April 25: Winchester Takes Aim At The Rifle Industry.


Oliver Fisher Winchester (1810 – 1880)

In early 1857, businessman Oliver Winchester bought a controlling interest in a struggling Connecticut firearms company from two inventors by the name of Horace Smith and Daniel Wesson (who would soon move to Massachusetts to found a second and successful eponymous firearms venture of their own).  With access to machine tools, raw materials, and a number of valuable patents — including rights to Henry repeating rifle, the world’s first practical repeating rifle — Winchester reorganized his assets to form the New Haven Arms Company on April 25, 1857.

Repeating rifles marked a huge advance in 19th century firearms technology.  The Henry repeating rifle could fire several rounds following a single ammunition reload — a huge improvement over single-shot muzzle-loading and breech-loading rifles which required reloading after every shot taken.  Winchester restructured the New Haven Arms Company’s manufacturing and marketing strategies to revolve around the Henry rifle, which quickly became the company’s best seller and helped propel it to new heights of profitability.

Even though it was far from the most popular firearm used in the Civil War, the Henry rifle found plenty of use among troops in the Union Army.  Confederates allegedly described the Model 1860 Henry Repeating Rifle “that damned Yankee rifle that they load on Sunday and shoot all week.”

Winchester Repeating Rifles, especially the Model 1973, became a staple of American popular culture, thanks in part to the company’s use of imagery depicting Western frontiersmen, cowboys, and rugged sportsmen to sell its products. The “Winchester ’73” even inspired a famous Western film starring James Stewart in 1950.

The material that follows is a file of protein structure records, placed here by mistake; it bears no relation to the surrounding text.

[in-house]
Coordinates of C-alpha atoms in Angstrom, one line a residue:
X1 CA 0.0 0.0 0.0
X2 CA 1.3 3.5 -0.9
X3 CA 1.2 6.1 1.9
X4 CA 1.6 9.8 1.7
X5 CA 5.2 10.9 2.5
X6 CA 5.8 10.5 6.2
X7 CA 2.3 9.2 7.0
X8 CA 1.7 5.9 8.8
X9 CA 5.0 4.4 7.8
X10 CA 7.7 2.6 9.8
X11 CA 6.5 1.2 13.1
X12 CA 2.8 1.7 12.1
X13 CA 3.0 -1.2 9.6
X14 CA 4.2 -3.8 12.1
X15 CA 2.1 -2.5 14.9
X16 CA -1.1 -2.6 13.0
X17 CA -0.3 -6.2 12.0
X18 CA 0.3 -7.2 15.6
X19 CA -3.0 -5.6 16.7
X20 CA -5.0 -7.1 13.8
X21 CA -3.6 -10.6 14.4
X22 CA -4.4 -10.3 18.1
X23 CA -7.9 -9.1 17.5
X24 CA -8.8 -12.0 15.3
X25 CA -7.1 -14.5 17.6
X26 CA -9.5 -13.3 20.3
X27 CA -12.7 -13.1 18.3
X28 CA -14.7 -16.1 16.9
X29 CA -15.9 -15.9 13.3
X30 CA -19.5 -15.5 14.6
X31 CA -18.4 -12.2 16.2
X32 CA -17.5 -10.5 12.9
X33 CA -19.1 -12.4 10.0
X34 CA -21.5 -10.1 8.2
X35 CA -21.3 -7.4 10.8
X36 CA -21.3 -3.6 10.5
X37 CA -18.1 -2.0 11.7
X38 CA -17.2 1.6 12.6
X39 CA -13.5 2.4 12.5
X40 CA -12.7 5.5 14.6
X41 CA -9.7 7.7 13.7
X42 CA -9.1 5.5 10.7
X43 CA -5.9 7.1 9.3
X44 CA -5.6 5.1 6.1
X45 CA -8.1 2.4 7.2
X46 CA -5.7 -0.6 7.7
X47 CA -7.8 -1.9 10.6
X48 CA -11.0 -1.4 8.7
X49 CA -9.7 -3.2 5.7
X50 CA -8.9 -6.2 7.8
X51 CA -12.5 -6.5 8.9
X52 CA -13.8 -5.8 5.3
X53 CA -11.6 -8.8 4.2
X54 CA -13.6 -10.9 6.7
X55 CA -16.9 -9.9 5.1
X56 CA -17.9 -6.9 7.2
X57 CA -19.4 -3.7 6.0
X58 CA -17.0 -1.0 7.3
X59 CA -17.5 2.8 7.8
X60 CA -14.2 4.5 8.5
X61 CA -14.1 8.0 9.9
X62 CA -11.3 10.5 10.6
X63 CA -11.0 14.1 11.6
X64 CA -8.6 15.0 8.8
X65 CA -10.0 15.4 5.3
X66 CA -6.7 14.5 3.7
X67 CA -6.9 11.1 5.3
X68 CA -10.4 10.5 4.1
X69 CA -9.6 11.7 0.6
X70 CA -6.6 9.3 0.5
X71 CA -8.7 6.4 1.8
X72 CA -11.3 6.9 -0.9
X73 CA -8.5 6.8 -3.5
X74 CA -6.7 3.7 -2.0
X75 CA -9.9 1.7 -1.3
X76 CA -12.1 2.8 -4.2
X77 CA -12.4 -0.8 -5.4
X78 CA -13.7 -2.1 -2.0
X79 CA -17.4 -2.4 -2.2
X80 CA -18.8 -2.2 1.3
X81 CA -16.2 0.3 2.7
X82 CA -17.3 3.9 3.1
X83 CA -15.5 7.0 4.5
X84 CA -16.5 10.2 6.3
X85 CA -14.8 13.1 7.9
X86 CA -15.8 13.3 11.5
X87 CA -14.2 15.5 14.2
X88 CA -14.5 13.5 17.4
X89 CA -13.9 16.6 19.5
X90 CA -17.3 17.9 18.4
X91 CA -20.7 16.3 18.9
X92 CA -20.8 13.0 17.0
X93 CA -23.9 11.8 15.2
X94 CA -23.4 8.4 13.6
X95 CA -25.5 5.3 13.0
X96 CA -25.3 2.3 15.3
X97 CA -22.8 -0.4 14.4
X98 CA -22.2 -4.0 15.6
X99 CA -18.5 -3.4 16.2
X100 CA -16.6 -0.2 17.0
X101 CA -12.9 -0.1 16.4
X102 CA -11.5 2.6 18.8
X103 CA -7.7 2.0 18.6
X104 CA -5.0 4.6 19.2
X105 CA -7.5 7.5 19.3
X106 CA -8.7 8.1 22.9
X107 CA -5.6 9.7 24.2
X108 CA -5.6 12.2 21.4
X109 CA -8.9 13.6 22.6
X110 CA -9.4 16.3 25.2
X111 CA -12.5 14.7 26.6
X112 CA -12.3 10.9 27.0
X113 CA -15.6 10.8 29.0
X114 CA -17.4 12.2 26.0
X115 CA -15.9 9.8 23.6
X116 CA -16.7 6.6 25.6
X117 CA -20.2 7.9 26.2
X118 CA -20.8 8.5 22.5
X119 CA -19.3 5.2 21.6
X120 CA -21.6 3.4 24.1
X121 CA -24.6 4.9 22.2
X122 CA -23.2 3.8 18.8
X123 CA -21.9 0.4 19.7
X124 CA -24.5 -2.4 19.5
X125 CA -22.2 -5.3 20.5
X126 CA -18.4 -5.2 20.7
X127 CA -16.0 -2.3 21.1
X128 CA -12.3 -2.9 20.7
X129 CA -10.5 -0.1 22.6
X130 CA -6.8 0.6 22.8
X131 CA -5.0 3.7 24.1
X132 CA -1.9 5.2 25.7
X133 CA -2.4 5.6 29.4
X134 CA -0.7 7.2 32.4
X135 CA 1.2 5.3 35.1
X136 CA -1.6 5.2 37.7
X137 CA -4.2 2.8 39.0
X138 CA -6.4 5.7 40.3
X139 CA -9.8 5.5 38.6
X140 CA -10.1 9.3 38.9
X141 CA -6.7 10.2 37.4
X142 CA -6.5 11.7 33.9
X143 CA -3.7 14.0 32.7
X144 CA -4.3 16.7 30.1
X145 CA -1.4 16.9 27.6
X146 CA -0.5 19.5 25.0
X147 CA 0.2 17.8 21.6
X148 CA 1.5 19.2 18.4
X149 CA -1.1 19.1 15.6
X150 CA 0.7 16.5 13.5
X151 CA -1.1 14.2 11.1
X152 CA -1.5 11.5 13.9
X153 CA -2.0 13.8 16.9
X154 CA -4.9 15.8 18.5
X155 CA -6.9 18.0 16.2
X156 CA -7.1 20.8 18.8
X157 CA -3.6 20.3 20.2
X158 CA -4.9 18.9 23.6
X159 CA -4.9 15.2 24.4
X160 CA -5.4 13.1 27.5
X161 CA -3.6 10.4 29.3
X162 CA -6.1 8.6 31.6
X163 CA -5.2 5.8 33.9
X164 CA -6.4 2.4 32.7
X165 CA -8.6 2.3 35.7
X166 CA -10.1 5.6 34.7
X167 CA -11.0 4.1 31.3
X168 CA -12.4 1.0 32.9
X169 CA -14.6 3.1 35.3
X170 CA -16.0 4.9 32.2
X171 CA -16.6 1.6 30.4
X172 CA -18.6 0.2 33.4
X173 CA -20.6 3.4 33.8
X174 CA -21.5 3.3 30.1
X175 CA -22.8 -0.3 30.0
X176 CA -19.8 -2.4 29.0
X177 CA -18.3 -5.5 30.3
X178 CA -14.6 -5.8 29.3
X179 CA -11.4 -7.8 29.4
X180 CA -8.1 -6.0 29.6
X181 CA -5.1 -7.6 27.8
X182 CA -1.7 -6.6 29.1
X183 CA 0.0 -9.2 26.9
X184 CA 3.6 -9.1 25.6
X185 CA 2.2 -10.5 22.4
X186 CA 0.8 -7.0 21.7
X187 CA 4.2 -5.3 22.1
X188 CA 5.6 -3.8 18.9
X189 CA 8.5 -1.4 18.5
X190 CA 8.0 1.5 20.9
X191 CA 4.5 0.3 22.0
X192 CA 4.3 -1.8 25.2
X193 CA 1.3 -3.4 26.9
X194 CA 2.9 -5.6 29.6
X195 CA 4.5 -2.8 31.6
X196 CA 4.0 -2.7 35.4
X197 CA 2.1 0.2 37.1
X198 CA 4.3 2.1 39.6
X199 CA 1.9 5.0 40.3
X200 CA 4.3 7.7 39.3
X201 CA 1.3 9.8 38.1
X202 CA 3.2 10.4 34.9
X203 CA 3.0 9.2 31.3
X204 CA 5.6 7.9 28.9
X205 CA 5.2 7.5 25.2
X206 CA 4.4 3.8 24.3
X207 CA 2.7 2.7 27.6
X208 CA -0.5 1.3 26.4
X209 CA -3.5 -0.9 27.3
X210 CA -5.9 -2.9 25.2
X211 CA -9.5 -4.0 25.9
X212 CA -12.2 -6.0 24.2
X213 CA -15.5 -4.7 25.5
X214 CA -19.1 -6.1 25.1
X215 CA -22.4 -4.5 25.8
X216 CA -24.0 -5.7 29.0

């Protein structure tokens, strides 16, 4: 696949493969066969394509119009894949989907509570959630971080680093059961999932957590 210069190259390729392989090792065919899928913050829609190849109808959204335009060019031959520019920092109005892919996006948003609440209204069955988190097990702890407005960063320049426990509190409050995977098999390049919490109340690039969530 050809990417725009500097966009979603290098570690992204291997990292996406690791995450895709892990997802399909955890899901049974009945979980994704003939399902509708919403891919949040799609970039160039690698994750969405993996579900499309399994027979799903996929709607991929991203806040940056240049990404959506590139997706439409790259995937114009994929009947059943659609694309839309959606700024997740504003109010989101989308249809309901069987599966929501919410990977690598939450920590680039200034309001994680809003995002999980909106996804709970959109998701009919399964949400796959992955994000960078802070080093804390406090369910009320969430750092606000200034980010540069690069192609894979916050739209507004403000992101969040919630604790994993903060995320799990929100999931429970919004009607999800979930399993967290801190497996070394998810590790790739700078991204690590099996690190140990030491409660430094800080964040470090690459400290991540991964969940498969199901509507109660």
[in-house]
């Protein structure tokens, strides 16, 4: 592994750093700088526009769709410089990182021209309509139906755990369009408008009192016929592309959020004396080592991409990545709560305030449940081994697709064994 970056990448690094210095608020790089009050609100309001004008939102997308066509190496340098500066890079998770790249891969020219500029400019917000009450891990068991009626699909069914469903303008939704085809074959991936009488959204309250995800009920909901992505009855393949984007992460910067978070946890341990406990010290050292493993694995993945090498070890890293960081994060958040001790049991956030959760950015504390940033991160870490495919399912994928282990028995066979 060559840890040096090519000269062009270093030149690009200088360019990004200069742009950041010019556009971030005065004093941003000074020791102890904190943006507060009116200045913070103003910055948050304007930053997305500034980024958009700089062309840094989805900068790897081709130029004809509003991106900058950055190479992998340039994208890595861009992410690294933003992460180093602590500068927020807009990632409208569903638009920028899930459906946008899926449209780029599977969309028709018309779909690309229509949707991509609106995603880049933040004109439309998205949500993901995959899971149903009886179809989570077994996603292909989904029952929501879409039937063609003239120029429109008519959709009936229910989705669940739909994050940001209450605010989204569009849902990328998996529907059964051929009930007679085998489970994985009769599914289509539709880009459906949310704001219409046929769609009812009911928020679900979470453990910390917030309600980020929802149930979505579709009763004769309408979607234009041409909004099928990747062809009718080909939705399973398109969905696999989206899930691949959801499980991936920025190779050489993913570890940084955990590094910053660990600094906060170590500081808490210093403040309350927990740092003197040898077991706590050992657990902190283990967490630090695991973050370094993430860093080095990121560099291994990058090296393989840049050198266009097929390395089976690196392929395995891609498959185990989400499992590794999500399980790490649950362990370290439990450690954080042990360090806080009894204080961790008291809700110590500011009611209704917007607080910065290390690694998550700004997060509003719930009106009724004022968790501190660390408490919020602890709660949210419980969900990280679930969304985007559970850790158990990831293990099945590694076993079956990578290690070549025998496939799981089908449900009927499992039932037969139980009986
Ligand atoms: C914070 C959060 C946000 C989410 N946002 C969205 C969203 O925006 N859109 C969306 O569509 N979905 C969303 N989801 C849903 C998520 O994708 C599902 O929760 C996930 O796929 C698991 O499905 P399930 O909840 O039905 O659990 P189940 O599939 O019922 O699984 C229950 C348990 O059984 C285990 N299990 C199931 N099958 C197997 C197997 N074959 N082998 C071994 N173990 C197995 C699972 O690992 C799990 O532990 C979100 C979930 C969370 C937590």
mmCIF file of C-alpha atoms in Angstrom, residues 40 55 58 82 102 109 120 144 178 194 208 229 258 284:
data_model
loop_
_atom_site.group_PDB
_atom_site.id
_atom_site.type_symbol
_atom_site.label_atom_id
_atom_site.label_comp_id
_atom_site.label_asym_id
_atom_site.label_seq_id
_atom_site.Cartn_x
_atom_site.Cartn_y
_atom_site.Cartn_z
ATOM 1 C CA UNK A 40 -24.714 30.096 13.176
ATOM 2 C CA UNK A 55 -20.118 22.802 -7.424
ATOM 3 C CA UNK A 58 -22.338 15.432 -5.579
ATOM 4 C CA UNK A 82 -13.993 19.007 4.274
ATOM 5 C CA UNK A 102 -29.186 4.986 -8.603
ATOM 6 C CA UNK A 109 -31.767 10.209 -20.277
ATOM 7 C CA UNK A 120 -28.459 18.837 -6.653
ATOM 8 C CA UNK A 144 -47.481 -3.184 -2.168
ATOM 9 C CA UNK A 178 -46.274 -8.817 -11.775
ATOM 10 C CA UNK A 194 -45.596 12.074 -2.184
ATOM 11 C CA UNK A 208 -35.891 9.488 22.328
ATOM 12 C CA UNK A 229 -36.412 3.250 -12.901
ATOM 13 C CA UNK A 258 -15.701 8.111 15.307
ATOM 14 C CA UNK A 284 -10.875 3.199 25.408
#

After the Civil War, Winchester renamed his increasingly successful firearms company yet one more time, to the Winchester Repeating Arms Company.  Winchester’s lever-action repeating rifles became internationally famous for their speed, ease of use, accuracy, and affordability, the latter of which was aided by the company’s proprietary use of mass-manufactured, interchangeable parts.  Sales were also propelled by Winchester’s widespread use of romanticized images of the American west in its marketing.  Between the paintings of rugged cowboys, frontiersmen, and sportsmen and enthusiastic endorsements by larger-than-life celebrities like “Buffalo Bill” Cody and Teddy Roosevelt, the Winchester repeating rifle earned an international reputation as “The Gun that Won the West.”

For over a hundred years, the Winchester Repeating Arms Company operated factories in both New Haven and Bridgeport, Connecticut.  By the early 20th century, the company had expanded to include a prominent ammunition-manufacturing division as well, and its light military carbine — the M1 — became the staple firearm for Allied forces during World War II.  While Winchester Repeating Arms has since moved its manufacturing operations out-of-state, its headquarters still remain in New Haven.  The company that made the internationally-famous “Gun that won the West” got its start on this day in Connecticut history.

Further Reading

Pamela Haag, “How Connecticut-Made Guns Won the West,Connecticut Explored

The Complete History of Winchester Repeating Arms,” Winchester Repeating Arms company website